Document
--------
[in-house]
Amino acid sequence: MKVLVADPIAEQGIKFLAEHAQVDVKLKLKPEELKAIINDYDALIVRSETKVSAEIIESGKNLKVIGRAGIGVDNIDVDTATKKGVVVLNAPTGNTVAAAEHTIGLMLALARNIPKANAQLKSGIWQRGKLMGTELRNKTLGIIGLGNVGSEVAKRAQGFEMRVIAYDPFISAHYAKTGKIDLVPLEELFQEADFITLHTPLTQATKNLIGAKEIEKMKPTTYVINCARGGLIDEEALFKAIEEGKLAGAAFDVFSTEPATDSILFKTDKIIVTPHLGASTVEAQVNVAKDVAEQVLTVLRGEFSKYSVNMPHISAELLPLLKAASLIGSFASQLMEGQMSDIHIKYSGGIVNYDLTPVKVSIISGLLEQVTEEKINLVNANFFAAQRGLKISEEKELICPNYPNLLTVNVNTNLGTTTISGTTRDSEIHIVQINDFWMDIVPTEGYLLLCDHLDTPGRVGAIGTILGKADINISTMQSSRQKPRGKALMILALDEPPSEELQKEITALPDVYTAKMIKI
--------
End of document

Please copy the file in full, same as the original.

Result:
[in-house]
Amino acid sequence: MKVLVADPIAEQGIKFLAEHAQVDVKLKLKPEELKAIINDYDALIVRSETKVSAEIIESGKNLKVIGRAGIGVDNIDVDTATKKGVVVLNAPTGNTVAAAEHTIGLMLALARNIPKANAQLKSGIWQRGKLMGTELRNKTLGIIGLGNVGSEVAKRAQGFEMRVIAYDPFISAHYAKTGKIDLVPLEELFQEADFITLHTPLTQATKNLIGAKEIEKMKPTTYVINCARGGLIDEEALFKAIEEGKLAGAAFDVFSTEPATDSILFKTDKIIVTPHLGASTVEAQVNVAKDVAEQVLTVLRGEFSKYSVNMPHISAELLPLLKAASLIGSFASQLMEGQMSDIHIKYSGGIVNYDLTPVKVSIISGLLEQVTEEKINLVNANFFAAQRGLKISEEKELICPNYPNLLTVNVNTNLGTTTISGTTRDSEIHIVQINDFWMDIVPTEGYLLLCDHLDTPGRVGAIGTILGKADINISTMQSSRQKPRGKALMILALDEPPSEELQKEITALPDVYTAKMIKI